Follow by Email

Wednesday, March 7, 2012

IWSG-March-Holes

Insecure Writers Support Group conceived and birthed by Alex J Cavanaugh- More about it or sign up here.

Insecurity is all about holes. Sometimes life sends shotgun blasts through our very person. Those blasts could come from an abusive or addicted parent. They could come from being bullied, extreme poverty, or the loss of a parent (think Disney brothers). Or it could just be the script that you learned, for whatever reason, early on that you keep going back to because it is a memorized part and familiarity is much safer than new, uncharted waters. Most ultra successful writers have some big pasts to overcome.

Cognitive behavioral therapy research has shown us that our emotions always follow thoughts so when we are feeling insecure or sad, it can be effective to follow back the line of thoughts to figure out how we got there. This is true for happy too but most of us don't give a flip where that is coming from as long as the smiles keep coming. When I was treating people for depression and using this technique I would have them journal about what they were thinking when they felt a particular way. Most of the time if this was done consistently we would find those scripts in there, their go to positions in life. Once you are aware of them then it is possible to put some replacement thoughts there instead. There is a whole list of common thinking errors, my favorite has always been all or nothing thinking, also called Black and White. The key words for this are Always, Never, No one, Everyone. Rarely is any sentence that contains those words completely correct when applied to the imperfect study of people.

For instance, I know I have said, "No one will ever want to read this crap," as I crumple or delete depending on my medium but that isn't true. I am fortunate enough to have plenty of people who want to read my stuff. That being said, a more truthful statement would be "I don't like this enough to want someone else to read it." By changing that statement I am taking control of my universe as opposed to putting the locus of control outside of myself. It may sound simplistic but sometimes just correcting how you talk to yourself can make a huge difference in how you feel. So next time you are feeling like you just can't complete one more sentence remember to trace back those thoughts and take control. Now, if I can just follow my own well researched advice I'd be doing good.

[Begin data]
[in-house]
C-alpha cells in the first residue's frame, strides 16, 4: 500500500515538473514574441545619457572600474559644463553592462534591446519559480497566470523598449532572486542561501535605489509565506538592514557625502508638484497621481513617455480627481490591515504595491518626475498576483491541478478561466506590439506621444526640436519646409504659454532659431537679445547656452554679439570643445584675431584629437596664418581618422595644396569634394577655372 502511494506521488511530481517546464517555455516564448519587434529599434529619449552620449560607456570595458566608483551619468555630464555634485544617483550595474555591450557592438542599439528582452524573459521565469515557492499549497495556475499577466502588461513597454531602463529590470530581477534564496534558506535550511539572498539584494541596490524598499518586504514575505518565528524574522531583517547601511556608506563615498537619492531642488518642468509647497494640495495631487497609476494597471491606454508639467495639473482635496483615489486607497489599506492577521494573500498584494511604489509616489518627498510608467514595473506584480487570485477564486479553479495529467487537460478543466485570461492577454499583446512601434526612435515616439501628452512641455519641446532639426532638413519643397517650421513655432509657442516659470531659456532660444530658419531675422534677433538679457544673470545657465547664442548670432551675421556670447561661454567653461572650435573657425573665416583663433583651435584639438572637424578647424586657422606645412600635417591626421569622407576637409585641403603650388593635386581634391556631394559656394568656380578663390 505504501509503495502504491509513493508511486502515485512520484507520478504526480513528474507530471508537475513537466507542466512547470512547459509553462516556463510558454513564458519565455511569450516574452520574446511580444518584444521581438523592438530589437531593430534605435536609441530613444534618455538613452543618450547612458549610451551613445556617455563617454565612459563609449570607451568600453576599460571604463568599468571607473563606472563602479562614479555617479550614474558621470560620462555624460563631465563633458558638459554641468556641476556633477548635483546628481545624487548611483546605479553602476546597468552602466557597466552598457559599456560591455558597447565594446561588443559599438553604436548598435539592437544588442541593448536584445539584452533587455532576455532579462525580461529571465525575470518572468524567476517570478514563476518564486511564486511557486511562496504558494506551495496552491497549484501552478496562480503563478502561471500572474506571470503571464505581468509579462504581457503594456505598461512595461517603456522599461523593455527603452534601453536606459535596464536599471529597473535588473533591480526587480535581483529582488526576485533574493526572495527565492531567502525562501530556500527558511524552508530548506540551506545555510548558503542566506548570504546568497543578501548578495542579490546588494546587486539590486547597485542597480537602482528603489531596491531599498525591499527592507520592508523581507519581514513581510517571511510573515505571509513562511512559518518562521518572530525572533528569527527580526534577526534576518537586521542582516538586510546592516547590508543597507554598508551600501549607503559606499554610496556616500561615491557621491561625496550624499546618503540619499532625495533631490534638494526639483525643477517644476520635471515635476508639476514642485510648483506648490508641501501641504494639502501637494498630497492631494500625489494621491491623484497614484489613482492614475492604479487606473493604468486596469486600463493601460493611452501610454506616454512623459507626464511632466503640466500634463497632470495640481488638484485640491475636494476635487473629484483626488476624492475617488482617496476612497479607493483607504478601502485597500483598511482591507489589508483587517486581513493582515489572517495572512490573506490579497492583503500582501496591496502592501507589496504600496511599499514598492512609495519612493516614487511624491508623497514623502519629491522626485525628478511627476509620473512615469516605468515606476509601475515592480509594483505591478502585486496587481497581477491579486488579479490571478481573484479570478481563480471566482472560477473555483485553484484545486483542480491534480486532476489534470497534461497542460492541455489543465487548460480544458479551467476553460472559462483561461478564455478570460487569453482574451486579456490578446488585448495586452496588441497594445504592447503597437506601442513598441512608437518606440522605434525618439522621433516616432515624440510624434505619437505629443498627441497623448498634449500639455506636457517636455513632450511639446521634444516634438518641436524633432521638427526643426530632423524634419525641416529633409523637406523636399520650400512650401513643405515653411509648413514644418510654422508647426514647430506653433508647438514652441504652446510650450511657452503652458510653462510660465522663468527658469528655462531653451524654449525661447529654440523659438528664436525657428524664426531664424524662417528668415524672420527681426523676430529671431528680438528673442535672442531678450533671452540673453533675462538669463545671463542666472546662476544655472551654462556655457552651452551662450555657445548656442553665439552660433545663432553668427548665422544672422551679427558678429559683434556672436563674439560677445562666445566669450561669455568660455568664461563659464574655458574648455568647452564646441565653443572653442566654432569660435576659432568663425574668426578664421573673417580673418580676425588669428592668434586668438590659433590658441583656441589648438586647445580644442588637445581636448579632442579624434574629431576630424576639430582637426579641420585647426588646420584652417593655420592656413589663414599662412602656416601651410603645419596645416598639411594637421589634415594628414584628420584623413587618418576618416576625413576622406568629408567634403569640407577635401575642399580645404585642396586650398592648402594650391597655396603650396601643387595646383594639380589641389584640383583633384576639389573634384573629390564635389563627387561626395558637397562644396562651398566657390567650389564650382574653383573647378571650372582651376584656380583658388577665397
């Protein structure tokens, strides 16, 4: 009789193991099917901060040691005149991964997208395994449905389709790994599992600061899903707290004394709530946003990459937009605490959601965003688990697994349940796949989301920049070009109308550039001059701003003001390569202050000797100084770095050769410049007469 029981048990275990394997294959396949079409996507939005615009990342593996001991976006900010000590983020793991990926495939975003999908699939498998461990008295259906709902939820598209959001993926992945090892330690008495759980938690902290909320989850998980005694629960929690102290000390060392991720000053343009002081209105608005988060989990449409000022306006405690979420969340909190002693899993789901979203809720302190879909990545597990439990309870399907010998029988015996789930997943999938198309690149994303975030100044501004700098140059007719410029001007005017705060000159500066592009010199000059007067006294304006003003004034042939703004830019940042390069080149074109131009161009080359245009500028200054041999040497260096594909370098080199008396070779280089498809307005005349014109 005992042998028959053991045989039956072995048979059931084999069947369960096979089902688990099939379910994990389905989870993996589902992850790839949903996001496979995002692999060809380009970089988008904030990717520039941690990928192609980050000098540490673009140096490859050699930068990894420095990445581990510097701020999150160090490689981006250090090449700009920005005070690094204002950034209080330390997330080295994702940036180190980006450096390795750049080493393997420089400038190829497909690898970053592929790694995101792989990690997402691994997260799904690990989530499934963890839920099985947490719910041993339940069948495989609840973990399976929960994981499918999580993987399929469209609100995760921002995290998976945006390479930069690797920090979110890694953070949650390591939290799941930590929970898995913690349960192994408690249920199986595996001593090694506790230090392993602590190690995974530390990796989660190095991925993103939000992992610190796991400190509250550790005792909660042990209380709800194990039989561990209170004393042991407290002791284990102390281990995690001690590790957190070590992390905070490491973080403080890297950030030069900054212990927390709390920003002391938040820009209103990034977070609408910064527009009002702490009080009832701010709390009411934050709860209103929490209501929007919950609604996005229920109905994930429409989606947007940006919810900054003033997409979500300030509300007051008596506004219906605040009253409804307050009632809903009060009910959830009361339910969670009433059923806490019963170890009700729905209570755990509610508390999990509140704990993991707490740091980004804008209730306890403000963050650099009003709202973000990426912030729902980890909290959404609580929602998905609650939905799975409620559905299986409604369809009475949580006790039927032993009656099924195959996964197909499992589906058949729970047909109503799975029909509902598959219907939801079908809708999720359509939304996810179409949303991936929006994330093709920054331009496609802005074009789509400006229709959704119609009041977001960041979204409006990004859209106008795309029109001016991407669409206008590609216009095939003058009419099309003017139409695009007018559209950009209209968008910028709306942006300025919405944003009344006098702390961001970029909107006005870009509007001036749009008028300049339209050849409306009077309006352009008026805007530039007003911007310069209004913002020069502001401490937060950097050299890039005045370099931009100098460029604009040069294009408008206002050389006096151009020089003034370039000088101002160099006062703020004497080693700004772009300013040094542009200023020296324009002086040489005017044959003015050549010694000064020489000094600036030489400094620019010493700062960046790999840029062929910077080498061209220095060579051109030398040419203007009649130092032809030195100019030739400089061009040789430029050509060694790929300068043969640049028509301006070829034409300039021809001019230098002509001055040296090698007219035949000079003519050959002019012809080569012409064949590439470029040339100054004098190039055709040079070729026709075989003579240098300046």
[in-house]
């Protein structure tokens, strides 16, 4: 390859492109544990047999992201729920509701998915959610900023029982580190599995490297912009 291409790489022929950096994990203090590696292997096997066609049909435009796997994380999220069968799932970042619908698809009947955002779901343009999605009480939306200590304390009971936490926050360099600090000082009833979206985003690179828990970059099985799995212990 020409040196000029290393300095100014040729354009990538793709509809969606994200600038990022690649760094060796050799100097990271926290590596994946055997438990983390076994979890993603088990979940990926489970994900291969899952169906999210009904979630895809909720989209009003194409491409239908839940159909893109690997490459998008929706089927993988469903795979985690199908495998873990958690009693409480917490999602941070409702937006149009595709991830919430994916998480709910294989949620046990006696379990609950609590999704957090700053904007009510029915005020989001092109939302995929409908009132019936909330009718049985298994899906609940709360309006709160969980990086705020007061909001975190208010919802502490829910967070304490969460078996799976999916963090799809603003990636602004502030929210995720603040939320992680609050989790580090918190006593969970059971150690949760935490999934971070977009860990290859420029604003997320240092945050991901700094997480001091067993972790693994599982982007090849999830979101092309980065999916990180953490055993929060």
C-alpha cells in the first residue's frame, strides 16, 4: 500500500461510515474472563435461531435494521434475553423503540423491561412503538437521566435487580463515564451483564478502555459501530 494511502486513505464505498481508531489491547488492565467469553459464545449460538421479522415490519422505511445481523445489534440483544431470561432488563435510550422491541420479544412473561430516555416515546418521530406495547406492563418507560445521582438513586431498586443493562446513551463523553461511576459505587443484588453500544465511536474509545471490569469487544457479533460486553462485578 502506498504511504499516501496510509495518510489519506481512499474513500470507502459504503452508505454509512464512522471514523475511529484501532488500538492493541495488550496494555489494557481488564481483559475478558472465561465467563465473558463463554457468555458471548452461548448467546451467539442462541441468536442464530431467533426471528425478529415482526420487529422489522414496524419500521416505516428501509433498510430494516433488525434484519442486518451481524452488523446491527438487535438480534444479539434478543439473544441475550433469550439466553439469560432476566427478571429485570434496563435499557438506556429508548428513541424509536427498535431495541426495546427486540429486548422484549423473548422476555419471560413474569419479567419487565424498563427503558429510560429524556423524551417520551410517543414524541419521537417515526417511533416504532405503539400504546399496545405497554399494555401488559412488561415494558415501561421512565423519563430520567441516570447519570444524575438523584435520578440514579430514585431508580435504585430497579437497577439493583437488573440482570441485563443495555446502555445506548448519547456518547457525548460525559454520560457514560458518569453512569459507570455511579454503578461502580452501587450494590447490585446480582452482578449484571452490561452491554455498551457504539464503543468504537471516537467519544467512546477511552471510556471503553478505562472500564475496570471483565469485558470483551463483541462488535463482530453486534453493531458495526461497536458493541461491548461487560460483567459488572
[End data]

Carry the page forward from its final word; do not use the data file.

30 comments:

  1. The statement "Sometimes life sends shotgun blasts through our very person" resonated with me. So true, and so sad. Outside and unwanted influences will always be in our lives. Taking control and changing HOW they get under our skin (or not) is the only rational thing to do. Great post!

    Btw, I'm a new follower. Tag, you're it!

    ReplyDelete
    Replies
    1. Thanks for following. I always enjoy your blog Anne. Everyone should follow it.

      Delete
  2. That's very insightful. Much wisdom there I think. I just hope I can take action based on that.

    ReplyDelete
  3. Nancy, I very much needed to read this post today. Thank you for such good advice. I know I'm also guilty of following my own advice, but that's what makes us human.

    ReplyDelete
    Replies
    1. Hope it helps and that I do take my own advice in this case.

      Delete
  4. Hi Nancy! Thanks so much for coming by my blog, I'm so glad to meet you and look forward to reading more of your posts. I love the way you changed your statement to take control of your universe, that is a powerful idea and something I need to try myself.

    Wonderful post!

    ReplyDelete
    Replies
    1. You have a great blog. It's funny how most of us give our power away all the time just in the things we tell ourselves.

      Delete
  5. Oh, this was great! I have a psych background, too--research, not counseling, but this is content area I love. And it is a good reminder because we really can control our thoughts to some degree--set up reminders to redirect. I think I will try some of this!